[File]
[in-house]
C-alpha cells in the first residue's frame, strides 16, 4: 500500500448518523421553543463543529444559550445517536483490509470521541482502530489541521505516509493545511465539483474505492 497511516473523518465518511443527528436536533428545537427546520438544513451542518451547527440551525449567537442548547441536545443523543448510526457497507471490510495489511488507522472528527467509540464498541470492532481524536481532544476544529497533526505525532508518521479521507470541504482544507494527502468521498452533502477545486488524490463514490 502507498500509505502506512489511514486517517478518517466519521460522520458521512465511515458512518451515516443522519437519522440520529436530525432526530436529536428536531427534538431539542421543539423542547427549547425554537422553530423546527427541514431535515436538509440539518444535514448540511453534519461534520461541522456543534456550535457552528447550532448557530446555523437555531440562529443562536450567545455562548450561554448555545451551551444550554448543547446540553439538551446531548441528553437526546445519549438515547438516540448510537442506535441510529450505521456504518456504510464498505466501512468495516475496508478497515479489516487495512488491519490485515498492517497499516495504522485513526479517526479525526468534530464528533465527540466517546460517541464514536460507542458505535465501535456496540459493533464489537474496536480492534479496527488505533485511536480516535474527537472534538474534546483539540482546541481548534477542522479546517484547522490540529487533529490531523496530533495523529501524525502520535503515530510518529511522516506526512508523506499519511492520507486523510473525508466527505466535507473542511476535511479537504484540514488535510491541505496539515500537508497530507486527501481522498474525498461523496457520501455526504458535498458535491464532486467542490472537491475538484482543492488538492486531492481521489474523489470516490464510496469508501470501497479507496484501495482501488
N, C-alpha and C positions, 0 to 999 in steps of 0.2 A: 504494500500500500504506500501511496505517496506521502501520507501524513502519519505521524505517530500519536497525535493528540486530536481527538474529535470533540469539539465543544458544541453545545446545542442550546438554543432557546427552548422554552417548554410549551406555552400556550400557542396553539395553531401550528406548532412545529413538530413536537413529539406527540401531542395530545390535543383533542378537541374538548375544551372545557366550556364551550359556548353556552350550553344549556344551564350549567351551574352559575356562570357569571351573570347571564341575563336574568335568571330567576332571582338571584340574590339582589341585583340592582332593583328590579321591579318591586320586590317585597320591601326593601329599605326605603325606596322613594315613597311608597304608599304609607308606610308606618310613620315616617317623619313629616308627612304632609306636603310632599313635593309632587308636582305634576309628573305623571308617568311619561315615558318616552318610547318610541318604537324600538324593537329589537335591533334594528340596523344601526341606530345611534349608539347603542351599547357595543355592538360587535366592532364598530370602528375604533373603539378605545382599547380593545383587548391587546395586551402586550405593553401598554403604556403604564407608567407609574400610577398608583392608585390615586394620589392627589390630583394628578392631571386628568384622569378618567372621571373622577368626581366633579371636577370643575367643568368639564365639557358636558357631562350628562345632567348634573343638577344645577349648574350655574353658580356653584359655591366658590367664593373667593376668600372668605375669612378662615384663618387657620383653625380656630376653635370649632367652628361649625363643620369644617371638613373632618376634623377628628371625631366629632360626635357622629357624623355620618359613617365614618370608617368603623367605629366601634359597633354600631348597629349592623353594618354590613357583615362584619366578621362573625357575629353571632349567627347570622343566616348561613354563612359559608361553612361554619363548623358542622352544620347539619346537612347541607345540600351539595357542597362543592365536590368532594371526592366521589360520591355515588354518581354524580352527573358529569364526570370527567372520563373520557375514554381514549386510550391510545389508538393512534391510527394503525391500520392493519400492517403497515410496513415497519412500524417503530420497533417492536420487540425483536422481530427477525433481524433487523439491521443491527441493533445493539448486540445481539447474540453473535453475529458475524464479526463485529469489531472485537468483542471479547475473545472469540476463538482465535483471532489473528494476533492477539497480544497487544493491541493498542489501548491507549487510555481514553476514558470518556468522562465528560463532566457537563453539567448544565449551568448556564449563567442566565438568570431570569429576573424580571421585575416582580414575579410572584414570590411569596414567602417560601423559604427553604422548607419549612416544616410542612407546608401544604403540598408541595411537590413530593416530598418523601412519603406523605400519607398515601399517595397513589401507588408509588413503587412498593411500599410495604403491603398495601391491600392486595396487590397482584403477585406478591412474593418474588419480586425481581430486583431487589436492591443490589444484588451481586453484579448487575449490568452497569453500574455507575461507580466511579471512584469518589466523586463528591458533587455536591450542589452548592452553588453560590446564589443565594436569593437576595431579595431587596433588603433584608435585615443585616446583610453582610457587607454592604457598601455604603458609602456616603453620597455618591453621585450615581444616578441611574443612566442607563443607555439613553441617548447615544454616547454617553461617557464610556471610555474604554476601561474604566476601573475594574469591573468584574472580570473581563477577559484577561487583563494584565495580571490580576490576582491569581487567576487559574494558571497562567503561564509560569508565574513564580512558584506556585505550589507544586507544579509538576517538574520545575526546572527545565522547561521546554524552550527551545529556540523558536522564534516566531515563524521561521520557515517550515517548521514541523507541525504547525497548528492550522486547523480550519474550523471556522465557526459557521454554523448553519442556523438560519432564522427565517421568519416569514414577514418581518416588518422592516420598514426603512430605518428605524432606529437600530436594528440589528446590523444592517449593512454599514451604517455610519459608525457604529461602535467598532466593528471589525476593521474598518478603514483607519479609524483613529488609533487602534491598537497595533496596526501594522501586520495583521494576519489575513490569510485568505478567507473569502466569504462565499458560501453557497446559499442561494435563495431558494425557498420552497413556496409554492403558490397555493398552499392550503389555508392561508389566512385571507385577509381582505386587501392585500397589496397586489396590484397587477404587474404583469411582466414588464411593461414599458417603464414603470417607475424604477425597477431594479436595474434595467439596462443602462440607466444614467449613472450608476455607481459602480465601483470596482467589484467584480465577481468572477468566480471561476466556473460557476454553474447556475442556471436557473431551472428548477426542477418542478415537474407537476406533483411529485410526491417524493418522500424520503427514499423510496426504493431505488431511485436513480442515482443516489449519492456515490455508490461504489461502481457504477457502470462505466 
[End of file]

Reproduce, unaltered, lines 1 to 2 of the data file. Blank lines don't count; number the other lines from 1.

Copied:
[in-house]
C-alpha cells in the first residue's frame, strides 16, 4: 500500500448518523421553543463543529444559550445517536483490509470521541482502530489541521505516509493545511465539483474505492 497511516473523518465518511443527528436536533428545537427546520438544513451542518451547527440551525449567537442548547441536545443523543448510526457497507471490510495489511488507522472528527467509540464498541470492532481524536481532544476544529497533526505525532508518521479521507470541504482544507494527502468521498452533502477545486488524490463514490 502507498500509505502506512489511514486517517478518517466519521460522520458521512465511515458512518451515516443522519437519522440520529436530525432526530436529536428536531427534538431539542421543539423542547427549547425554537422553530423546527427541514431535515436538509440539518444535514448540511453534519461534520461541522456543534456550535457552528447550532448557530446555523437555531440562529443562536450567545455562548450561554448555545451551551444550554448543547446540553439538551446531548441528553437526546445519549438515547438516540448510537442506535441510529450505521456504518456504510464498505466501512468495516475496508478497515479489516487495512488491519490485515498492517497499516495504522485513526479517526479525526468534530464528533465527540466517546460517541464514536460507542458505535465501535456496540459493533464489537474496536480492534479496527488505533485511536480516535474527537472534538474534546483539540482546541481548534477542522479546517484547522490540529487533529490531523496530533495523529501524525502520535503515530510518529511522516506526512508523506499519511492520507486523510473525508466527505466535507473542511476535511479537504484540514488535510491541505496539515500537508497530507486527501481522498474525498461523496457520501455526504458535498458535491464532486467542490472537491475538484482543492488538492486531492481521489474523489470516490464510496469508501470501497479507496484501495482501488